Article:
So I really like our last reading assignment. It discussed participant observation, and although the writing was a bit exhaustive about how to do it, what to pay attention to, and how to think about the situations that you are placed in, I think I'm getting used to these sorts of texts, because I still really liked it.
And just a side note her, but I'm pretty sure that people who do participant observation studies for a living all put "Invisibility Cloak" on their Christmas lists as kids. To be sure, turning invisible would be the most convenient thing in the world when you're observing a certain situation. I went to a play at the Hale Center Theatre for my participant observation experience, and it there were multiple times when I wished I could leave my seat to observe from a different angle. I'm sure all anthropologists feel the same way. At the same time, it's hard not to feel a little uncomfortable about the idea of doing similar studies while I'm in London. I go with the hope that I will be able to make friends with most Londoners, and here we are learning how to sit and observe them. It's like London is this giant glass habitat that I'm going to go visit so I can observe all the insects...erm...people that live there. How would I like it if people visited Provo to do the same thing to us? There they'd be, those foreign chinese students, staking out a spot on the hill behind the Maeser building with their binoculars, observing us as we leave the testing center...it would be pretty weird.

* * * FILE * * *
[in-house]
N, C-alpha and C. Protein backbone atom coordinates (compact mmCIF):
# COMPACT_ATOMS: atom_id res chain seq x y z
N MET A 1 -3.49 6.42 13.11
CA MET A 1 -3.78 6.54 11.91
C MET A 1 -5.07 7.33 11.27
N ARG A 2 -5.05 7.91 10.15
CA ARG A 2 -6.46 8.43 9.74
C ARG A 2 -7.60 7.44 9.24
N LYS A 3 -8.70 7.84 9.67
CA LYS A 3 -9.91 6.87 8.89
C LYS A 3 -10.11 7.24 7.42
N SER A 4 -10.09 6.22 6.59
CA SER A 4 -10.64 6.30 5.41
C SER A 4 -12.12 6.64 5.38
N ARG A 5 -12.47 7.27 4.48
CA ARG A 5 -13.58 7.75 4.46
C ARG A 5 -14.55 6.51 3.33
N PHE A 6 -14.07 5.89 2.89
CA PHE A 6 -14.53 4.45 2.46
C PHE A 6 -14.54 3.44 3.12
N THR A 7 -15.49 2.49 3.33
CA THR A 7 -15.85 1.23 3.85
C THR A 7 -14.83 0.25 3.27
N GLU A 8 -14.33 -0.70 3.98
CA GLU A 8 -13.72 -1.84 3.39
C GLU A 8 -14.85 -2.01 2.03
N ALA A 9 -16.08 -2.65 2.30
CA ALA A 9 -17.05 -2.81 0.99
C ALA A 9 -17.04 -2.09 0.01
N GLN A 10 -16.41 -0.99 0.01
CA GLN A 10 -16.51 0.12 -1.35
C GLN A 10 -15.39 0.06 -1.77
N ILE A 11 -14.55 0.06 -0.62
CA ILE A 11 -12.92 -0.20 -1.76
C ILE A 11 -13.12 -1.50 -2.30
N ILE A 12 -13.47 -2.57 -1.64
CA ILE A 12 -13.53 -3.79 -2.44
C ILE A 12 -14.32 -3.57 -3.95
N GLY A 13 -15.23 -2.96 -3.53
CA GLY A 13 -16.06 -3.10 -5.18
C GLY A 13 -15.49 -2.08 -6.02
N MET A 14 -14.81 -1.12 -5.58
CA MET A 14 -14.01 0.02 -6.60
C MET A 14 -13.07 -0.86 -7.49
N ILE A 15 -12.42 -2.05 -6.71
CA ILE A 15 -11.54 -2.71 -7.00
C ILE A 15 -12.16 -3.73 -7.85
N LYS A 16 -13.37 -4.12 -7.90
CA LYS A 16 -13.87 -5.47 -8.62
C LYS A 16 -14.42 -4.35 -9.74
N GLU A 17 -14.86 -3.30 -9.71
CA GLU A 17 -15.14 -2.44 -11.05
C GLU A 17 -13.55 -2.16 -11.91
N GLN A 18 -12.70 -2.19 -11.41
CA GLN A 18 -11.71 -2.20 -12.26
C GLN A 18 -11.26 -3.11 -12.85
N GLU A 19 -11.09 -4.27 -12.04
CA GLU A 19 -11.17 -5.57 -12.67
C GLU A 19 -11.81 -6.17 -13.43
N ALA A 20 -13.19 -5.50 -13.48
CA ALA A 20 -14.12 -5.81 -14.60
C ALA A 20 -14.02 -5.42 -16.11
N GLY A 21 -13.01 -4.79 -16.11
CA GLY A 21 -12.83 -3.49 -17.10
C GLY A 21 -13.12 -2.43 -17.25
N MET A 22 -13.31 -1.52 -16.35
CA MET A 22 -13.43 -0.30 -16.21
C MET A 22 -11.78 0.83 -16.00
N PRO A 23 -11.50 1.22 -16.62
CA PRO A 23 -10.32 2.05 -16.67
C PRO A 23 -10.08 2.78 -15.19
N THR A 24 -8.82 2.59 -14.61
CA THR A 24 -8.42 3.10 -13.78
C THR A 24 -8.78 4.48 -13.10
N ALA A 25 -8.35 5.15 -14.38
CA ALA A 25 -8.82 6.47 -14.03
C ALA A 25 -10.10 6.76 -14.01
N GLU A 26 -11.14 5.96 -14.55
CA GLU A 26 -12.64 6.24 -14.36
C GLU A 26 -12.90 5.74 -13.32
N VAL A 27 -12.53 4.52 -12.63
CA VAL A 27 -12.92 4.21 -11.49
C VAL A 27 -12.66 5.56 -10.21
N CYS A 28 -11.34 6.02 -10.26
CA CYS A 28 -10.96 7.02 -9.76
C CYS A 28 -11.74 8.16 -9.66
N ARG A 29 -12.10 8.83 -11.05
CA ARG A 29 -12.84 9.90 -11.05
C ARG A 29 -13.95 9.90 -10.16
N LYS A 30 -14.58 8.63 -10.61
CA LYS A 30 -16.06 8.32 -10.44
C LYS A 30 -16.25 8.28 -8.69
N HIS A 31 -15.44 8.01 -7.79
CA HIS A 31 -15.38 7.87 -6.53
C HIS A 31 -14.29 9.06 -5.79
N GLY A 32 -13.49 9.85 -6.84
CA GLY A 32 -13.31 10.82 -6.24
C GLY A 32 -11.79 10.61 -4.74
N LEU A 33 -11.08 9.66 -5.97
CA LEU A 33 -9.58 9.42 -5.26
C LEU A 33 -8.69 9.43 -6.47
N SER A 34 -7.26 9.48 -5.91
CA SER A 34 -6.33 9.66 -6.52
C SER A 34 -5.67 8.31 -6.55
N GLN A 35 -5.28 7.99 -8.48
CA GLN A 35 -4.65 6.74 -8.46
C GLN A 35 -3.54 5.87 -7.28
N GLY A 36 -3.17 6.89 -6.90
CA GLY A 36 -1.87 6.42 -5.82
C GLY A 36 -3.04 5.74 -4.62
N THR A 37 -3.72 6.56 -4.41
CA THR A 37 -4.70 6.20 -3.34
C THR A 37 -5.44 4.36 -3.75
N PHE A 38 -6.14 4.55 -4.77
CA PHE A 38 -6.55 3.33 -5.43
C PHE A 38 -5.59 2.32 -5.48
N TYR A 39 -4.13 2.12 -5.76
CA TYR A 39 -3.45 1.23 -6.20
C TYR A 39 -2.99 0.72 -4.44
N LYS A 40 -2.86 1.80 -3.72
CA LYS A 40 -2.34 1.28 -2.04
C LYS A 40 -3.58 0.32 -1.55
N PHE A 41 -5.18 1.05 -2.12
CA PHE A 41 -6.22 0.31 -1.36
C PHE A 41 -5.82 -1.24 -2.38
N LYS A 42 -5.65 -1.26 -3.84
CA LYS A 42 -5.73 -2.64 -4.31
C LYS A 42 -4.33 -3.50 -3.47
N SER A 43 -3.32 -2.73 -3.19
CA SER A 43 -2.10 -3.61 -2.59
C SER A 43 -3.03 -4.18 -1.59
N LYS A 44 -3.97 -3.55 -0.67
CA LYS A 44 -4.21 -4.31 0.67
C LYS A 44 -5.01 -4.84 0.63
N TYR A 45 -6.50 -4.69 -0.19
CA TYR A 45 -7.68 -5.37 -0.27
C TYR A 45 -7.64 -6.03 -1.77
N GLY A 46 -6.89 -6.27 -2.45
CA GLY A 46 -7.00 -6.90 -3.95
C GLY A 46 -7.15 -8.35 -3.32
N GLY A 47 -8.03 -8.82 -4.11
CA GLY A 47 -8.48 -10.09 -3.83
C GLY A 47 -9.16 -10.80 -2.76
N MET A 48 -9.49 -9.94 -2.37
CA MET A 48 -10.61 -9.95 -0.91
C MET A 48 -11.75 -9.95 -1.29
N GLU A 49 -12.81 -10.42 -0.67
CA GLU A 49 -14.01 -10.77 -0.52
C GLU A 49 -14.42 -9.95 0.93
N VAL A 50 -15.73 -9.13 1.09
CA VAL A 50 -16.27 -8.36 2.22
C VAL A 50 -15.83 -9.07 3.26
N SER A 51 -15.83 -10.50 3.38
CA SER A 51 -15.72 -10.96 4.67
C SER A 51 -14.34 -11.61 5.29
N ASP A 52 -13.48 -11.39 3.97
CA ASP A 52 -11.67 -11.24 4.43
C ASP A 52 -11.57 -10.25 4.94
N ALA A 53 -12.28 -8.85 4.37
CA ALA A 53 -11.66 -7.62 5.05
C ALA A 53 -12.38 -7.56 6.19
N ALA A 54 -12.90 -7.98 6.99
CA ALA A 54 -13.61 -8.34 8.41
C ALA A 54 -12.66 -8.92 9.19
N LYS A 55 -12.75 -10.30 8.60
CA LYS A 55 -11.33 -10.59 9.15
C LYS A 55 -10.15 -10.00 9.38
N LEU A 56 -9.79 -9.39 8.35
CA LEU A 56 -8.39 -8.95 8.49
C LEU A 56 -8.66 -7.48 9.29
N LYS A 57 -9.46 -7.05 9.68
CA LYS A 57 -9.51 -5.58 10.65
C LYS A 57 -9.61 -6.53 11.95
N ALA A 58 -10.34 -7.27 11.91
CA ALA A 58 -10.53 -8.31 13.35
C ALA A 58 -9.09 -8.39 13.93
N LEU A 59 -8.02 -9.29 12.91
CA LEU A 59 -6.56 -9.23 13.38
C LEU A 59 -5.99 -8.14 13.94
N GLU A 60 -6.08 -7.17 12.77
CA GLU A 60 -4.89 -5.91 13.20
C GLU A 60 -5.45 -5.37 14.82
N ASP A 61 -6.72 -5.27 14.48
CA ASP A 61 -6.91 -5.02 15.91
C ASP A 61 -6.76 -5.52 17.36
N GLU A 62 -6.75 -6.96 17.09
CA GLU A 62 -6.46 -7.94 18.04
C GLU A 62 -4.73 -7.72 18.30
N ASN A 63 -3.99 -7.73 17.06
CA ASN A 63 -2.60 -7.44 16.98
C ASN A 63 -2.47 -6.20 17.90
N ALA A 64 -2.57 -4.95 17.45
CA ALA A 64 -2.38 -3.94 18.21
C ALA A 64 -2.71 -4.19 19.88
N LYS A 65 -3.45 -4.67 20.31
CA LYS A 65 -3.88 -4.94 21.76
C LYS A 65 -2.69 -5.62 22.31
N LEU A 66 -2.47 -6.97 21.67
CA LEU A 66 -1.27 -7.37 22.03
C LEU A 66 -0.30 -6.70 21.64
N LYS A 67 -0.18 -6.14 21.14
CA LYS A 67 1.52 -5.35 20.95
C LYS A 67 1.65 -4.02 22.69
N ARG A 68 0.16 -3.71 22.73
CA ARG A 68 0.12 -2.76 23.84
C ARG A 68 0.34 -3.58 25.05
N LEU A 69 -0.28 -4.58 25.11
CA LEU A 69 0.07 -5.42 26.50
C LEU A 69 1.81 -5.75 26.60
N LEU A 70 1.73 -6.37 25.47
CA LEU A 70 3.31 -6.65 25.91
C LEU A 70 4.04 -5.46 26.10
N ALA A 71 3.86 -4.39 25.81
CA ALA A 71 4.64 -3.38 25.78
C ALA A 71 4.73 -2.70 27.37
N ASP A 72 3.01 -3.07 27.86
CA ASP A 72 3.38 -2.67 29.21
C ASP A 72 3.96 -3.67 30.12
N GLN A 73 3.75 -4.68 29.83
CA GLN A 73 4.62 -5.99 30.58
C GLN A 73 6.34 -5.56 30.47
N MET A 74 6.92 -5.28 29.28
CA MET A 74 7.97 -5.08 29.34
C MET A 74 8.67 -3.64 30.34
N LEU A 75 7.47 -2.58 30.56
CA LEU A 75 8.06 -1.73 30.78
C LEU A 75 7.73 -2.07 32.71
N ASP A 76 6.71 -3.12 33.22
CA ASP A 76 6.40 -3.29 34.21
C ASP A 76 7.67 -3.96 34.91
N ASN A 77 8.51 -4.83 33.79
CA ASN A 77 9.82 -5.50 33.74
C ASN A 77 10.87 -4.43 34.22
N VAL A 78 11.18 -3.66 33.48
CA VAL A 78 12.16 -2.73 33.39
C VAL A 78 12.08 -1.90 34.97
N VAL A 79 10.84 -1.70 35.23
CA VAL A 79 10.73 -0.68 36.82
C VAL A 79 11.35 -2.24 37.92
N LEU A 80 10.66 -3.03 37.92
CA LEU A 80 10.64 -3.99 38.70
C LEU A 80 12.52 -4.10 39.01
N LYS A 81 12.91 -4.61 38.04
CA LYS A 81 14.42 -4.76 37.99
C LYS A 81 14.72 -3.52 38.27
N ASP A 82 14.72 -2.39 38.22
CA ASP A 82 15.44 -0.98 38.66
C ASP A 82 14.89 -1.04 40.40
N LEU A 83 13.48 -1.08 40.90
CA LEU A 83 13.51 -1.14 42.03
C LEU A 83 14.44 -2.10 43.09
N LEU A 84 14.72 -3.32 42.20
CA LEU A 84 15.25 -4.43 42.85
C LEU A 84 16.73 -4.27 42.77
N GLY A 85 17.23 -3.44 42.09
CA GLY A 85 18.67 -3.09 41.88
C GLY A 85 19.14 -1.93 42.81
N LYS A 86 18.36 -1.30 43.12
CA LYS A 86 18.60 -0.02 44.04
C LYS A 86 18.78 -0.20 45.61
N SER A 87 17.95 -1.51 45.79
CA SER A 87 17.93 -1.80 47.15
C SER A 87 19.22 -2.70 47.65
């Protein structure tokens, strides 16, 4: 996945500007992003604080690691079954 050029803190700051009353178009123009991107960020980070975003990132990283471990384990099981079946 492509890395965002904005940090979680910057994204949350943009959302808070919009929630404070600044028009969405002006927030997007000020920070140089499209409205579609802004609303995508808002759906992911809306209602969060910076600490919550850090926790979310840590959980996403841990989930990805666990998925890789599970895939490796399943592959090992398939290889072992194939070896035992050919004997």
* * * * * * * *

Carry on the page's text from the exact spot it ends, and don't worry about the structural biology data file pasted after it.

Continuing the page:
Then again, there's simply no way one can learn about how other people and cultures and organizations work without actually being there. If you go be a part of something, you'll know how it works a million times better than if you had just read or heard about it. Since I'm going to be studying religion, I'm probably going to be staking out cathedrals and churches a few times, just to notice what people do when they're inside. Participant observation in this sense will be pretty uninvolved, but spending a few hours at different times during the week inside churches in England might give me a good idea about what motivates people to go to church and what they do when they go. Sigh...still, it would be a lot less awkward if I had an invisibility cloak.